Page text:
Master of Arts (MA)
Faculty of Arts
This thesis analyses the contributions of operational research to the work of the Royal Canadian Air Force Eastern Air Command during the Second World War. The efforts of the handful of Canadian operational researchers in the Allied campaign against the German U-boat force, although having produced only modest results, did make a small but important contribution to the war which have been neglected by historians. The use of aircraft against submarines began during the First World War when both technologies were still in their infancy. Although initial results were poor, the handful of sinkings by aircraft demonstrated its potential as a counter to the seemingly invulnerable submarine. Great Britain, with its vulnerable seaward lines of communication, emerged by 1918 as the leader in the development of anti-submarine aircraft, largely through the co-operative efforts of scientists and airmen to reﬁne and advance the concept of airborne anti-submarine warfare. Although much of this knowledge was squandered through the neglect of the Royal Air Force’s land-based anti-submarine aircraft force during the inter-war period, the early introduction of scientists to the ﬁeld of airborne anti-submarine warfare provided a precedent for a future revival of this relationship. The techniques of operational research, ﬁrst promulgated during the British experiments with radar during the 1930s, were, by 1941, applied to assist Royal Air Force Coastal Command in its campaign against the German U-boats which were taking an ever-increasing toll of Allied shipping. The work of P.M.S. Blackett and his staff at Coastal Command Operational Research Section would serve as the foundation upon which Eastern Air Command’s Operational Research Section (ORS) would be constructed when it was created in November 1942. Under the leadership of Professor Colin Barnes and later Dr. J.W.T. Spinks, Eastern Air Command ORS produced a series of studies which explored issues of concern to the Command’s anti-submarine (bomber-reconnaissance) squadrons. They used methodologies adapted for Canadian purposes from the original British and American models. These studies of diverse topics such as bombing accuracy and search techniques for missing aircraft, along with the squadron and Command efficiency data collected in operational planning role assumed by Eastern Air Command ORS (one which had earlier been rejected as unproductive clerical work by Coastal Command ORS), characterized the growth of Canadian-oriented operational research during the ﬁnal three years of the Second World War. The work of the handful of civilian and military operational researchers at Eastern Air Command ORS, although threatened with elimination during the deep cuts to the military in the immediate post-war years, survived to form part of the body of Canadian military operational research techniques which has assisted the Canadian Forces in their duties throughout the last half-century.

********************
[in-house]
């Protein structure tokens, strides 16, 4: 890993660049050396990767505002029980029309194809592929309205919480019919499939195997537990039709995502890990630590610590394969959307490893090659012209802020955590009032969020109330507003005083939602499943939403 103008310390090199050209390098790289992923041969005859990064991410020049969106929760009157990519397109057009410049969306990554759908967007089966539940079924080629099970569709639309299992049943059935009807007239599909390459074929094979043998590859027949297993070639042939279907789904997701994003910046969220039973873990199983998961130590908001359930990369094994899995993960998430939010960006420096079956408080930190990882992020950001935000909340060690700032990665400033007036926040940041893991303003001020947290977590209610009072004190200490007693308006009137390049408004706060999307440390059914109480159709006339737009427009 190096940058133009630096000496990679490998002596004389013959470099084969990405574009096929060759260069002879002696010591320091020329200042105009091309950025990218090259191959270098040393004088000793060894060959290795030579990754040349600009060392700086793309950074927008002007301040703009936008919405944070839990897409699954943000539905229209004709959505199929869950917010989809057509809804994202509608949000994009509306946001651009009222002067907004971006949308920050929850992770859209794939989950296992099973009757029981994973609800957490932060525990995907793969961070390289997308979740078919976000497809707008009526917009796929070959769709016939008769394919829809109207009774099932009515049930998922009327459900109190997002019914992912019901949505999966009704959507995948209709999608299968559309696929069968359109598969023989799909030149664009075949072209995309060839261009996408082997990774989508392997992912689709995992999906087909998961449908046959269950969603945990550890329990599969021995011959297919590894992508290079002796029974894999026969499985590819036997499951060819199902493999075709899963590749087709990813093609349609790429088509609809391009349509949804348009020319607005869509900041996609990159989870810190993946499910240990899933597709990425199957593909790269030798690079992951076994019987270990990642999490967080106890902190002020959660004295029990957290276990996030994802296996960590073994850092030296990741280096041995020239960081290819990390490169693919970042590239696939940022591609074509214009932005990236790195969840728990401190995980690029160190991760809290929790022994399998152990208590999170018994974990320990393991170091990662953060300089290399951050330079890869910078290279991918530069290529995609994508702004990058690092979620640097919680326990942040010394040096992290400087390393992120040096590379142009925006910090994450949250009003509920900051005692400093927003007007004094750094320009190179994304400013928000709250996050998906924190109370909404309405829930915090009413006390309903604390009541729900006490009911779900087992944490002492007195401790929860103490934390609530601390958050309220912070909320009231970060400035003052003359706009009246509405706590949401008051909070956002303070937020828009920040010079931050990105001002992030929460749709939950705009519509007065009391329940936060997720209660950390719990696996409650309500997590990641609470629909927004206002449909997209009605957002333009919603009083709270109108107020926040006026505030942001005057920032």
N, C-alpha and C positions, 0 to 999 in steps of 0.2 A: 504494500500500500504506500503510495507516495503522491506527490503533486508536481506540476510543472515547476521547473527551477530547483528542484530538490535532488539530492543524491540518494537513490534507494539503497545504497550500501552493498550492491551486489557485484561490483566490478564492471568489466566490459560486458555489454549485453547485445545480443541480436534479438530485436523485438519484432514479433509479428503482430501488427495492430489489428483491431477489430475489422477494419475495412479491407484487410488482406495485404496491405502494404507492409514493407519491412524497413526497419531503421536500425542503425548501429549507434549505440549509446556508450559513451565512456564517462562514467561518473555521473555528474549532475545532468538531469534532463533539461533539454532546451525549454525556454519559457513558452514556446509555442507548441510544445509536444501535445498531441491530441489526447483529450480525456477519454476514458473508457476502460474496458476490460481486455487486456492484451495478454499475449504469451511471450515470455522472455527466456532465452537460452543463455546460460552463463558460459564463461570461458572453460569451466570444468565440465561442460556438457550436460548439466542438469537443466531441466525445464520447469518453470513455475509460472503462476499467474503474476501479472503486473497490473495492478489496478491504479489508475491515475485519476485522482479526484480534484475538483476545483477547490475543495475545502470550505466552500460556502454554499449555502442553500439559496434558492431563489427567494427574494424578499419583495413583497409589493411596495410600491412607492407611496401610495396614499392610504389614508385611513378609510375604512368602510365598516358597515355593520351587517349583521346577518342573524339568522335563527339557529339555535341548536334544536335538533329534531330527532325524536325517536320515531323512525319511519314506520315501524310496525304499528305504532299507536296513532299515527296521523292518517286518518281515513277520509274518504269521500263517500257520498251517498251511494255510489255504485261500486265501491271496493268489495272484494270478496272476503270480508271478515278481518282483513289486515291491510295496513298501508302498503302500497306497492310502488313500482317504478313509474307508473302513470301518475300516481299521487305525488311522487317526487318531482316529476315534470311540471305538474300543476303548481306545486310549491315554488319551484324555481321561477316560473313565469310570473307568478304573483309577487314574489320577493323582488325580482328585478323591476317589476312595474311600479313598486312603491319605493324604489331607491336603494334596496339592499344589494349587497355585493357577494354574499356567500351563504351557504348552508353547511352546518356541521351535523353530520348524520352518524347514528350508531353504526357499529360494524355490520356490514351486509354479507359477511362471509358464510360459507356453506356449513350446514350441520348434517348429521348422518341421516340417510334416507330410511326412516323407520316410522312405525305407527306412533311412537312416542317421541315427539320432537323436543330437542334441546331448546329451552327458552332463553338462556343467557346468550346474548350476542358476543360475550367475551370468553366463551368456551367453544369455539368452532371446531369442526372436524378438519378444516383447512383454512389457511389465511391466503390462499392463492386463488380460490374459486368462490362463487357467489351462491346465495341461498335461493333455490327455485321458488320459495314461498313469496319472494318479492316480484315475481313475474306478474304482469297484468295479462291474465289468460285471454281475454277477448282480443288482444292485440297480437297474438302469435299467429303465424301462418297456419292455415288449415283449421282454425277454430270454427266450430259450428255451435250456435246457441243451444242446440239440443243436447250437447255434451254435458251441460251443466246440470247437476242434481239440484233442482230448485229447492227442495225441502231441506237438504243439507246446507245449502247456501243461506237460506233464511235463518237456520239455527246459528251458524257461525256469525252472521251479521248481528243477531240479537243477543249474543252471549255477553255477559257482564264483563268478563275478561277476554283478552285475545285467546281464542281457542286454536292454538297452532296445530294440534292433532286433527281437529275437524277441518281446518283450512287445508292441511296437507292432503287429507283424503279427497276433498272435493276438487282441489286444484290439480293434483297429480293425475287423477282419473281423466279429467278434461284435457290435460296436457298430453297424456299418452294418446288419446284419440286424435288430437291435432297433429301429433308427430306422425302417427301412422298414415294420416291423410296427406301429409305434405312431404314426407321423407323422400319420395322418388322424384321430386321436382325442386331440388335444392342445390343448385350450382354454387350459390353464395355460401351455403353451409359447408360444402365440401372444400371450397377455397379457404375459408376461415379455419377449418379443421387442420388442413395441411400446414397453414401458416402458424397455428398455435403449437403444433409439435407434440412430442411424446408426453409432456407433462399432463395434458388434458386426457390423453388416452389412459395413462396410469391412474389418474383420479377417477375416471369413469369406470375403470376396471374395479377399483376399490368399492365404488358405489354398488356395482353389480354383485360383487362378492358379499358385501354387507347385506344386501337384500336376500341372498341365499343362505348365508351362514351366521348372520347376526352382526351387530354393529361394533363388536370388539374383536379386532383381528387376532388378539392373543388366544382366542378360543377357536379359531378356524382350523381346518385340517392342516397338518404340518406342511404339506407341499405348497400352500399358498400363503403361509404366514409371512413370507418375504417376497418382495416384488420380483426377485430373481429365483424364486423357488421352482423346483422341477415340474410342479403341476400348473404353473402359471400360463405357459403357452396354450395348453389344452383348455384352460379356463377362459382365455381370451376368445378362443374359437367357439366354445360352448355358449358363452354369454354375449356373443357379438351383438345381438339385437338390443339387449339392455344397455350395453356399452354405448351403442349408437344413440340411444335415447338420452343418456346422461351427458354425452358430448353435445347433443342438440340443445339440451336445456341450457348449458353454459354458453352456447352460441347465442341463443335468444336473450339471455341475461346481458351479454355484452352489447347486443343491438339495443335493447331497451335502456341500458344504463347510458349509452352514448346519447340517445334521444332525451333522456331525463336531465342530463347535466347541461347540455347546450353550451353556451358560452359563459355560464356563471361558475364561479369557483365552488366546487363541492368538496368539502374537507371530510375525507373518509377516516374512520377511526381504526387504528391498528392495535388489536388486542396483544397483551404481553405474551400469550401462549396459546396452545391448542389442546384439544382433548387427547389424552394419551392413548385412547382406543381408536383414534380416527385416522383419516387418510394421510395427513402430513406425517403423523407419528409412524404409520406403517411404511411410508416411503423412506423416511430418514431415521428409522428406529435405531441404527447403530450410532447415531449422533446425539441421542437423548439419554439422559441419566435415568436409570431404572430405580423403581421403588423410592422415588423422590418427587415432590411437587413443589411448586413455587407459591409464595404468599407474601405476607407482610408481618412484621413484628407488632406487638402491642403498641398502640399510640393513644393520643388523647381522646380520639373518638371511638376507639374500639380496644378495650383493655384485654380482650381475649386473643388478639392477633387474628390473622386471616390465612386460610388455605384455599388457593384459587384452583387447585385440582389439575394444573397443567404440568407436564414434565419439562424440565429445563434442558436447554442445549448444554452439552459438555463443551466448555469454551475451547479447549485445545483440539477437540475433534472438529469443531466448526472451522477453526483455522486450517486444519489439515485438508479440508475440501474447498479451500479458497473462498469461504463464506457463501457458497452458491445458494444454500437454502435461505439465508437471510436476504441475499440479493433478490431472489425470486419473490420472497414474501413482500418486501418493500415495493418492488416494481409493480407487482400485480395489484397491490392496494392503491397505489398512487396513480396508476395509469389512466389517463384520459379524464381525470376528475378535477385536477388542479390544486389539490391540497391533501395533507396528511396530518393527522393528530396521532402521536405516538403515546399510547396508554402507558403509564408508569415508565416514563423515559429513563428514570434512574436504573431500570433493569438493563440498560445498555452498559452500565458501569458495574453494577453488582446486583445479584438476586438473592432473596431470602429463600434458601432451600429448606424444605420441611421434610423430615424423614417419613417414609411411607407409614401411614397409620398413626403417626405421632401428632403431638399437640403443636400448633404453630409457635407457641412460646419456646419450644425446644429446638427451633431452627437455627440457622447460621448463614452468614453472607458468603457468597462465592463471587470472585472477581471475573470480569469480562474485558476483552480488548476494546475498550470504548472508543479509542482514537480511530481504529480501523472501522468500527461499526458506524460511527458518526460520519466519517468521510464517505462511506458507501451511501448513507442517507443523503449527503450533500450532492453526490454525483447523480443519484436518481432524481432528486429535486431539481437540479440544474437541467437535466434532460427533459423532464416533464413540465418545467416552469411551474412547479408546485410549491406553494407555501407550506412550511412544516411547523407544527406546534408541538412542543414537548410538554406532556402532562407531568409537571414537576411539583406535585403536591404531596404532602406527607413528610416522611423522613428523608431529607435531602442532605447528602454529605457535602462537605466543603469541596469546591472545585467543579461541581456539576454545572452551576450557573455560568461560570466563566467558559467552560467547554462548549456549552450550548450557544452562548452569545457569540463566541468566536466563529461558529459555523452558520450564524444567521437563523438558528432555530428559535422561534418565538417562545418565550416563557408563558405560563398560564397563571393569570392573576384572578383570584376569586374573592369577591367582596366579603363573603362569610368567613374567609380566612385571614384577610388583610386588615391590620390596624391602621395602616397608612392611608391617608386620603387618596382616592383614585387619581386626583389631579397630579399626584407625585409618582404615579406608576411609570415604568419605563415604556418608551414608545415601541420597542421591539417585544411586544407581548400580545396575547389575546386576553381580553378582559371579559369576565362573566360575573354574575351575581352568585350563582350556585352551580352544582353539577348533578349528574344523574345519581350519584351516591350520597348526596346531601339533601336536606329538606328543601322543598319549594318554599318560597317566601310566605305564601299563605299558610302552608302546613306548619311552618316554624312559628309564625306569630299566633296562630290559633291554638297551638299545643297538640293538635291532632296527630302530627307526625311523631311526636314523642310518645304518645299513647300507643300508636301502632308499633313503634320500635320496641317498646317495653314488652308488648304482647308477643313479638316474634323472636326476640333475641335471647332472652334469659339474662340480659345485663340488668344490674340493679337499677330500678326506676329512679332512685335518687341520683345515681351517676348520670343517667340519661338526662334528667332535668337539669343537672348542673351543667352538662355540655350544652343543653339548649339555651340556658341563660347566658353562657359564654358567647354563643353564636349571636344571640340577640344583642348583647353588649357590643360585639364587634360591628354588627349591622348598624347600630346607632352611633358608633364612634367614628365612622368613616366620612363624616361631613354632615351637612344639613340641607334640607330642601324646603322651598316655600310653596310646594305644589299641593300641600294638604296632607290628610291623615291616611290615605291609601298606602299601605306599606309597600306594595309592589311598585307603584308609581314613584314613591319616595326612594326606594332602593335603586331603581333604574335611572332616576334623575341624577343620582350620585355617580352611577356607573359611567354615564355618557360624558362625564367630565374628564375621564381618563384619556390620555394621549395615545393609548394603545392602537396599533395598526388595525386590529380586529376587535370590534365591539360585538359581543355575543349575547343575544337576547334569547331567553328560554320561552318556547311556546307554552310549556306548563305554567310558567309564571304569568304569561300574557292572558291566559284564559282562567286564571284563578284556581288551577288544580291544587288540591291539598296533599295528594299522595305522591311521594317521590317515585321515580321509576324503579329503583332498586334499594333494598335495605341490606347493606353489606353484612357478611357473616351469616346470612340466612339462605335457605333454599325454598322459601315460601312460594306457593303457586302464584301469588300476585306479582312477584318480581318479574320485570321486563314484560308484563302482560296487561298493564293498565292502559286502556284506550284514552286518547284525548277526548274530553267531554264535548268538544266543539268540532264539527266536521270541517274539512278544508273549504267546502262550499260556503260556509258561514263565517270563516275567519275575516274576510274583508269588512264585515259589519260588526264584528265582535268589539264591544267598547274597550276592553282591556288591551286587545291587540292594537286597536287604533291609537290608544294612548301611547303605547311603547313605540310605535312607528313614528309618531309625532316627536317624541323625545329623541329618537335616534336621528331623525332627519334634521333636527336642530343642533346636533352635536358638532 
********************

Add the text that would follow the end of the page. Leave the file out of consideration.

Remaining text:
Ruffilli, Dean C., "Operational research and the Royal Canadian Air Force Eastern Air Command's search for efficiency in airborne anti-submarine warfare, 1942-1945" (2001). Theses and Dissertations (Comprehensive). 38.